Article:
The Revolution is Underway
Rebecca L. Spang
Fear sweeps the land. Many businesses collapse. Some huge fortunes are made. Panicked consumers stockpile paper, food, and weapons. The government’s reaction is inconsistent and ineffectual. Ordinary commerce grinds to a halt; investors can find no safe assets. Political factionalism grows more intense. Everything falls apart.
This was all as true of revolutionary France in 1789 and 1790.
Are we at the beginning of a revolution that has yet to be named? Do we want to be? That we are on the verge of a major transformation seems obvious. The onset of the next Depression, a challenge akin to World War II, a national midlife crisis—these comparisons have been offered and many more. But few are calling our current moment a revolution, and some have suggested that the coronavirus pandemic marks the end of any such possibility. “The Coronavirus Killed the Revolution,” declared the headline of a recent essay in The Atlantic by Shadi Hamid, who argued that the COVID-19 crisis makes people crave “normalcy” over deep structural change. As a historian of 18th- and 19th-century France, I think claims like these are mistaken.
We may not be having a revolution right now, but we are surely living in revolutionary times. If we do not perceive them as such, it is because news coverage and everyday conversations alike turn on nonhuman agents. Instead of visionary leaders or outraged crowds, viruses, markets, and climate change seem to shape events today. History feels like it is out of our hands.
People sometimes imagine yesterday’s revolutions as planned and carried out by self-conscious revolutionaries, but this has rarely, if ever, been the case. Instead, revolutions are periods in which social actors with different agendas (peasants stealing rabbits, city dwellers sacking tollbooths, lawmakers writing a constitution, anxious Parisians looking for weapons at the Bastille Fortress) become fused into a more or less stable constellation. The most timeless and emancipatory lesson of the French Revolution is that people make history. Likewise, the actions we take and the choices we make today will shape both what future we get and what we remember of the past.
Much like the past 40 years in the Western world, the 1700s were a period of remarkable economic, social, and technological transformation. Today, as in the 1790s, an old order is ending in convulsions. Even before the coronavirus prompted flight cancellations and entry bans, climate activists were rightly telling us to change our modes and patterns of travel. Even before nonessential businesses were shut by government orders, online shopping and same-day deliveries were rapidly remaking retail commerce, while environmental concerns and anti-consumerism were revolutionising the fashion industry. The pandemic and resulting public-health crisis have caused an abrupt and salutary revaluation in which cleaners, care workers, grocery-store stockers, and delivery drivers are gaining recognition for the essential work they have been doing all along. Taken together, these changes may not look like a revolution—but real revolutions are the ones that nobody sees coming.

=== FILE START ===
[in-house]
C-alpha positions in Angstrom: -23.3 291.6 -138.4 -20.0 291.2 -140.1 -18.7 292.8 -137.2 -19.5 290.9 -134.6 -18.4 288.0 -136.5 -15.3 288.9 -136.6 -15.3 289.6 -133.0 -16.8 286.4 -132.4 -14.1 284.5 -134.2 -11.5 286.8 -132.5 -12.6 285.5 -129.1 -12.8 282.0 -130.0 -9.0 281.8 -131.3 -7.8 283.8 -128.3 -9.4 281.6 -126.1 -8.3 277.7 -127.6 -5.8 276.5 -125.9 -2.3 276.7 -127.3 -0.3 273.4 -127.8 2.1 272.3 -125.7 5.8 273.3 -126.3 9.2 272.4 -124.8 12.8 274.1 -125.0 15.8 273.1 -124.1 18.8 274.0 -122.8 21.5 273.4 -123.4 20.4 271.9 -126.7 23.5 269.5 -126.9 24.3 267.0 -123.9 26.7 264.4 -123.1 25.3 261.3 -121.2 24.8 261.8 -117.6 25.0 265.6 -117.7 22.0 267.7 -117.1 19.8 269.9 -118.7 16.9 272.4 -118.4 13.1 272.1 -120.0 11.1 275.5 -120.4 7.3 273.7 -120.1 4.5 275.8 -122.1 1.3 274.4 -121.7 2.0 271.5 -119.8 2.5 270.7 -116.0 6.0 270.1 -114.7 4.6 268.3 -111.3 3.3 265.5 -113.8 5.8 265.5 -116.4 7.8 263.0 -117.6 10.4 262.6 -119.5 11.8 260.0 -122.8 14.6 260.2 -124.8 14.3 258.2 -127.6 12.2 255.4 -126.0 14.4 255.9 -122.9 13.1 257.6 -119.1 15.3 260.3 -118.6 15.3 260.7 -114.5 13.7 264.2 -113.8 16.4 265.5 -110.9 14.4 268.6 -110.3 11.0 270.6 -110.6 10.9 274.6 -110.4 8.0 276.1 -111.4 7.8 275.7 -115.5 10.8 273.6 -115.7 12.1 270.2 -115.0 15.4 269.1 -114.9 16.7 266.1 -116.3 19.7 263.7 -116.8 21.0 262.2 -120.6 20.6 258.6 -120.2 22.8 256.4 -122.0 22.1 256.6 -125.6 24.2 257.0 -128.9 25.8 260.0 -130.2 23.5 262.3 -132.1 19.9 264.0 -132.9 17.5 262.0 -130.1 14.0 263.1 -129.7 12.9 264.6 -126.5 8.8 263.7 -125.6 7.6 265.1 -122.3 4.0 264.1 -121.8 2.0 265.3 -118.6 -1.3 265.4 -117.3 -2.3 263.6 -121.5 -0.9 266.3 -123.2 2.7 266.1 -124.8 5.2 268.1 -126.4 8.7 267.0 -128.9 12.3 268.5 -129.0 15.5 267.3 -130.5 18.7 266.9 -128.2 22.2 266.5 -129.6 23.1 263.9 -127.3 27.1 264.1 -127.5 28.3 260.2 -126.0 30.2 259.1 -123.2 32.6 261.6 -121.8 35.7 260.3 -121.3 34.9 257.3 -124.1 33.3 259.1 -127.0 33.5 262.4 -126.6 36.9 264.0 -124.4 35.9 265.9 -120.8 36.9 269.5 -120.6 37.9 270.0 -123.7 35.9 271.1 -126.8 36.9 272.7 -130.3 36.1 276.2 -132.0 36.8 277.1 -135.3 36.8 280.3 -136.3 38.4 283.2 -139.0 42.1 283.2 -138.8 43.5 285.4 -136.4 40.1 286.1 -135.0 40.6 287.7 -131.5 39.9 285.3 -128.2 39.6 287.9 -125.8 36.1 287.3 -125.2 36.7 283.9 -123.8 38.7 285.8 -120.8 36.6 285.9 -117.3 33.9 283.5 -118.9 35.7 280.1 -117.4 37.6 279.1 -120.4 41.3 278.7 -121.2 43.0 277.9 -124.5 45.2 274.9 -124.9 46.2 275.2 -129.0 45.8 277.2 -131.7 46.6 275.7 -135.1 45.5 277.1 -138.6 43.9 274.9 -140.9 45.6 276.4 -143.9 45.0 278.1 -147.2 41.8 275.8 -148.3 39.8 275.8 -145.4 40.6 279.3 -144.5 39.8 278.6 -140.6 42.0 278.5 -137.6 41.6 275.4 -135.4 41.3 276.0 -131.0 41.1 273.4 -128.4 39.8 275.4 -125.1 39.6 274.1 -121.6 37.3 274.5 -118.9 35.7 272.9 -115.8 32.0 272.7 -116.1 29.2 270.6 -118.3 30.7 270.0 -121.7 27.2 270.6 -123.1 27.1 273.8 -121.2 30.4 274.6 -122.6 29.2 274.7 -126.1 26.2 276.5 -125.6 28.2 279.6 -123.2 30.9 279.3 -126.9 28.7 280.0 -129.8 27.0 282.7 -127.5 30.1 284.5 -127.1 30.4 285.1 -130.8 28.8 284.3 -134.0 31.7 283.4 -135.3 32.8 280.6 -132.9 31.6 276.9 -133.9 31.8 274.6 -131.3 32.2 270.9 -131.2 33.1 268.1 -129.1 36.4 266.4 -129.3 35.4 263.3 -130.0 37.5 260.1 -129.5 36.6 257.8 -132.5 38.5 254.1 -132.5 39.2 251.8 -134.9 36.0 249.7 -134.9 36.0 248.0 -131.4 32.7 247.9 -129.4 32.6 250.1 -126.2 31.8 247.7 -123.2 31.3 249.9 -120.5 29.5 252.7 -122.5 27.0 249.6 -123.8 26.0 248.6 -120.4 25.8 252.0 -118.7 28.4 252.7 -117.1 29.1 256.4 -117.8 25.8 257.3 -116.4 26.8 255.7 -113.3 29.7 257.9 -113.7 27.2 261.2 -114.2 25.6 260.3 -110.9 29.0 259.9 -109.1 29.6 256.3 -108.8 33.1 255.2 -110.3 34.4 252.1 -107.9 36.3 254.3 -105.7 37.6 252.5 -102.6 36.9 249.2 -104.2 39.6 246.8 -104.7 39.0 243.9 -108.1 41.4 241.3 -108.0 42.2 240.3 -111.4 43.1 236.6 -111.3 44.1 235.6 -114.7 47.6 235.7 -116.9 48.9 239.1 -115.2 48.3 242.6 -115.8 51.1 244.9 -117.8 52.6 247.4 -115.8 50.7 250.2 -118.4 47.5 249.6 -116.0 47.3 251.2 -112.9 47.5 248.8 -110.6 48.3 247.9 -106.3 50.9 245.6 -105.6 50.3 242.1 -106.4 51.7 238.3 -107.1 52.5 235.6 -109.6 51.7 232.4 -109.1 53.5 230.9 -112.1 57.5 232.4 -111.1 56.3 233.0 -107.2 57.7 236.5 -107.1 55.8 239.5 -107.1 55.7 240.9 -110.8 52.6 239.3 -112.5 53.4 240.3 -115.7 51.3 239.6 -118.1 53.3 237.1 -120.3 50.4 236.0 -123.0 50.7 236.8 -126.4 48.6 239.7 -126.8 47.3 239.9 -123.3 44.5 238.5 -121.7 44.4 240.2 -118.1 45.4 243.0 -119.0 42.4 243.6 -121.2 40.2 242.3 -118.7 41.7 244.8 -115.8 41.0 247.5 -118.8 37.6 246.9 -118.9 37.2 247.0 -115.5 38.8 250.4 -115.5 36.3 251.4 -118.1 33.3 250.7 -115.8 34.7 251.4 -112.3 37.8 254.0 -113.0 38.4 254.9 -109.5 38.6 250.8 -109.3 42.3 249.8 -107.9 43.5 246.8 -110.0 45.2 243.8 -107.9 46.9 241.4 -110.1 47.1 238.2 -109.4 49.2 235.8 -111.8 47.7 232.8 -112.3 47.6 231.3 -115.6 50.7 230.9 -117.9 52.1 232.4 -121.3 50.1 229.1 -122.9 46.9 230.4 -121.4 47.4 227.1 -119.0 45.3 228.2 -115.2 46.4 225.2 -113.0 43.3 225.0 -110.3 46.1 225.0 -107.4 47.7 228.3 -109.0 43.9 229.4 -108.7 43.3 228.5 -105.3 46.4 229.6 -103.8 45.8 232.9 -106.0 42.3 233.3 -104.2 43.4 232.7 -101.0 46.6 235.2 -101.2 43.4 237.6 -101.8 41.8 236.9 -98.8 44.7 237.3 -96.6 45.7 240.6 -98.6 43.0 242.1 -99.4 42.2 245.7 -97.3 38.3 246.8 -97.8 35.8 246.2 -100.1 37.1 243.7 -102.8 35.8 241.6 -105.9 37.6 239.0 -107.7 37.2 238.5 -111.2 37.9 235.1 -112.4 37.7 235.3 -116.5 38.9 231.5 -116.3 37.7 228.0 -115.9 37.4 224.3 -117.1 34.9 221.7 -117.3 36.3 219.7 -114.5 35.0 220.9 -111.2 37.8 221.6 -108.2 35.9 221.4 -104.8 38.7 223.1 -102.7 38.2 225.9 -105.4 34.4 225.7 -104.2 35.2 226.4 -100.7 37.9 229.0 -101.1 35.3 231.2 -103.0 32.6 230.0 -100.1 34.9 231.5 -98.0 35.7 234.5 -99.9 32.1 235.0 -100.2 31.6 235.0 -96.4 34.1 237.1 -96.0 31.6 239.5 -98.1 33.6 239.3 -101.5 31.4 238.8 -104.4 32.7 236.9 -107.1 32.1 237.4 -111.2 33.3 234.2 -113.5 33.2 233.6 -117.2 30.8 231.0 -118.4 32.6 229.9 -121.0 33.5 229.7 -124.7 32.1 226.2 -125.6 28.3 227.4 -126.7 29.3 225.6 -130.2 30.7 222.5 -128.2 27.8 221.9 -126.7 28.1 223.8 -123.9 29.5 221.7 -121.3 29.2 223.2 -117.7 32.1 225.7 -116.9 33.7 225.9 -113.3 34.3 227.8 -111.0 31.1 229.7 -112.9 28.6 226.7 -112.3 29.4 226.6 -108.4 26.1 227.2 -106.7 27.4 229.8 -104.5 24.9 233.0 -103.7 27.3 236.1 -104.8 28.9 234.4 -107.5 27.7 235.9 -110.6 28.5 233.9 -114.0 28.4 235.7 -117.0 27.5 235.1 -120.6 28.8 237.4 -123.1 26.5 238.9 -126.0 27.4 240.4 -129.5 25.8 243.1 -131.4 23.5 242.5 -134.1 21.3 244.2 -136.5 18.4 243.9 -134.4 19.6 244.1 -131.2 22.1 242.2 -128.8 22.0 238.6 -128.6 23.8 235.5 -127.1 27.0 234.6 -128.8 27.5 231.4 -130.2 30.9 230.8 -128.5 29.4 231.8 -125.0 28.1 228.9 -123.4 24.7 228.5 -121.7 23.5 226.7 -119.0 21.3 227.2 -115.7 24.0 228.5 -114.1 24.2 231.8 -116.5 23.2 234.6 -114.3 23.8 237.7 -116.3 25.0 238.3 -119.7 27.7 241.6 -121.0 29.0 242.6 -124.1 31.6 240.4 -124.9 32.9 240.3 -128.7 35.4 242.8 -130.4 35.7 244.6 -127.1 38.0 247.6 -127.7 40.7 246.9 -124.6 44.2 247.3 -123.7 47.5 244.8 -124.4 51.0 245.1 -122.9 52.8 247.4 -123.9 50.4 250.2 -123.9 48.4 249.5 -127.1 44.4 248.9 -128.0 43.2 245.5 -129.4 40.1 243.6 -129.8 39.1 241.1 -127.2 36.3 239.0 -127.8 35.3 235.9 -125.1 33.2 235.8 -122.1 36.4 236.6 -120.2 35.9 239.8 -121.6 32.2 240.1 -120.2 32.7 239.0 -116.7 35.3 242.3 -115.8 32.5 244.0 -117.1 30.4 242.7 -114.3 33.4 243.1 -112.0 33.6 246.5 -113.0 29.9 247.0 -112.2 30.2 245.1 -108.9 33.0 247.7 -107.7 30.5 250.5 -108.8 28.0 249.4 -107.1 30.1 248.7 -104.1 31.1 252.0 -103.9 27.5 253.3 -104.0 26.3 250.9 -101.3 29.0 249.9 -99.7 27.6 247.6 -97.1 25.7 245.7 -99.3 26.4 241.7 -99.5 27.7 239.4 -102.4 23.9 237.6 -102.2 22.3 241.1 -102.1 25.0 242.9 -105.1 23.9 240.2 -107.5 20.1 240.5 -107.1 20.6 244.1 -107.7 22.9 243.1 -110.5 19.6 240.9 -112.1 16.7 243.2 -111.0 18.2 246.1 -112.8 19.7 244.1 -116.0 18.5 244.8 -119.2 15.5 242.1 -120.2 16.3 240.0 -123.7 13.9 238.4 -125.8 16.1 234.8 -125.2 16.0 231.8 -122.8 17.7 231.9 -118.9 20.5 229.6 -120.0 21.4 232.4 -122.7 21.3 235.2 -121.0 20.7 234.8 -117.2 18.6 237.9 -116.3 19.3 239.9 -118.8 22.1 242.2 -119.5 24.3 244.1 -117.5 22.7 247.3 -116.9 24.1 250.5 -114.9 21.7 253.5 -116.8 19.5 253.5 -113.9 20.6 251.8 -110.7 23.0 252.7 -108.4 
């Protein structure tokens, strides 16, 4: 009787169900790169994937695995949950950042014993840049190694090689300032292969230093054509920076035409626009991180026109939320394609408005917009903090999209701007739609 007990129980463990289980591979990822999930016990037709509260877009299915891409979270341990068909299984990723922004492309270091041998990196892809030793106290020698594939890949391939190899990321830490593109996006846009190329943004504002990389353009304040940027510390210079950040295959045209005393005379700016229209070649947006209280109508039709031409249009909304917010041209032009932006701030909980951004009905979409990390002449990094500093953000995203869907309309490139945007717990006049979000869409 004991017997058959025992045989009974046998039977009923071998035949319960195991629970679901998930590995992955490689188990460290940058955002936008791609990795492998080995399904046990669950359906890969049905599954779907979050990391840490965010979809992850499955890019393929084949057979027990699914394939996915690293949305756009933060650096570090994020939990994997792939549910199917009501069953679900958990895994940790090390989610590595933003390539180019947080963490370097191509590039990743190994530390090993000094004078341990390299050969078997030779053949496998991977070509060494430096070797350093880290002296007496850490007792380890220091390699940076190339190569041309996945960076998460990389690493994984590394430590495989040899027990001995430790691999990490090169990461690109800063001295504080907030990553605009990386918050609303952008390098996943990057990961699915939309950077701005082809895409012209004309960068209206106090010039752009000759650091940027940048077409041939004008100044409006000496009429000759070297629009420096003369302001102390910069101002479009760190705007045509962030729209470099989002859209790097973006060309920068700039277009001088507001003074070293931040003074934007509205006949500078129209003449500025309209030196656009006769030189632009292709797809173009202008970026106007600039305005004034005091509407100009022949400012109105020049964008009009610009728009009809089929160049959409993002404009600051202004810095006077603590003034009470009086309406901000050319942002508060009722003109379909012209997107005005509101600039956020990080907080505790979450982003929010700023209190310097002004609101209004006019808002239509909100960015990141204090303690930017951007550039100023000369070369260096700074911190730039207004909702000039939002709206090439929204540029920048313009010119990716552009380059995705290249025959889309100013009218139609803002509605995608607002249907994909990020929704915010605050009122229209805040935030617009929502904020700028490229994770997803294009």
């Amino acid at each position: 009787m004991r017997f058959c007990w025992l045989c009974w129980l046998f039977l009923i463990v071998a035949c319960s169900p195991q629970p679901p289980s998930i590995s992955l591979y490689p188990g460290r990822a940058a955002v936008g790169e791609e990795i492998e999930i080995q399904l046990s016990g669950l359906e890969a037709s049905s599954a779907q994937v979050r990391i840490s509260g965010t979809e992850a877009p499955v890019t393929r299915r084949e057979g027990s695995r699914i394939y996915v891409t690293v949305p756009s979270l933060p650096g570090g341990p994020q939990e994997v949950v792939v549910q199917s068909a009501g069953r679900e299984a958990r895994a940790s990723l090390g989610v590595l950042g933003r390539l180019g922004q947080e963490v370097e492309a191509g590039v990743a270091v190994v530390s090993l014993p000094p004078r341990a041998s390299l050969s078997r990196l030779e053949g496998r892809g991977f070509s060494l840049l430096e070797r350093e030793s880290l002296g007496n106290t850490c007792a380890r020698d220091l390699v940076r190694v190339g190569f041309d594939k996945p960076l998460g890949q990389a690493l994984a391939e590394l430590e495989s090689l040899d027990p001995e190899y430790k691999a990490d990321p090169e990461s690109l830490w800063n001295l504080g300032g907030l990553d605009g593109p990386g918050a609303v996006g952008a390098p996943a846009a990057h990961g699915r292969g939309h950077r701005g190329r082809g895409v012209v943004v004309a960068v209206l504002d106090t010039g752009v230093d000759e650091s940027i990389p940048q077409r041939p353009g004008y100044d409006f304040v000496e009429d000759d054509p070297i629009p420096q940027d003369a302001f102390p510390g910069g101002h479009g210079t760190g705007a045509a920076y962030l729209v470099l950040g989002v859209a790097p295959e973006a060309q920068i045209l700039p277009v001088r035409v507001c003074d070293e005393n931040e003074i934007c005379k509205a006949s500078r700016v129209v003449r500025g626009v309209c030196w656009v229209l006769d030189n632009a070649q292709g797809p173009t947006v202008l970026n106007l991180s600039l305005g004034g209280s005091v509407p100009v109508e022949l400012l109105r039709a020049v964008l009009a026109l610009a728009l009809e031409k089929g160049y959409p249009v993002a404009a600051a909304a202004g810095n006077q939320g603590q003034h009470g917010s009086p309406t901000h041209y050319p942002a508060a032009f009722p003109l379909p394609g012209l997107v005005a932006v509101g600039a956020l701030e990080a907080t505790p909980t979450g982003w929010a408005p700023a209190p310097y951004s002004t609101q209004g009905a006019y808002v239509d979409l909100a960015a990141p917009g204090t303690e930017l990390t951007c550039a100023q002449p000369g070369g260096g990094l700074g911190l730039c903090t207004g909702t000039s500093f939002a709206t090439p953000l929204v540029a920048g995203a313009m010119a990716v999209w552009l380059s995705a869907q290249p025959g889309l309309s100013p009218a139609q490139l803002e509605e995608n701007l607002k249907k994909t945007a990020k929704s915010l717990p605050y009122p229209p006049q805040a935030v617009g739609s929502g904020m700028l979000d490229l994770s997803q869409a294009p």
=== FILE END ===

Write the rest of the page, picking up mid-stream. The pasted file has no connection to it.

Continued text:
The men and women who made the French Revolution—a revolution which, in a few short and hectic years, decriminalised heresy, blasphemy, and witchcraft; replaced one of the oldest European monarchies with a republic based on universal male suffrage; introduced no-fault divorce and easy adoption; embraced the ideal of formal equality before the law; and, for a short time at least, defined employment, education, and subsistence as basic human rights—had no model to follow, no plans, no platform agreed upon in advance. As the UCLA historian Lynn A. Hunt has argued, they made it up as they went along. Yet for more than two centuries, elements of their improvised politics have been revolution’s signature features: a declared sovereignty, devised symbols, an anthem, war. At the junction facing the world today, we need to imitate not the outcome of the French revolution but the energy, creativity, and optimism of the French revolutionaries.
Human beings are responsible both for much of what is wrong and for much of what could be right about the world today. But we have to take responsibility. In hindsight a revolution may look like a single event, but they are never experienced that way. Instead they are extended periods in which the routines of normal life are dislocated and existing rituals lose their meaning. They are deeply unsettling, but they are also periods of great creativity. As some take shelter in our homes from a newly arrived threat and others put their health at risk to combat it, we can all mourn lost certainties, but we can also set about intentionally creating new possibilities. To claim this moment as a revolution is to claim it for human action.
This is an extract from “The Revolution Is Under Way Already”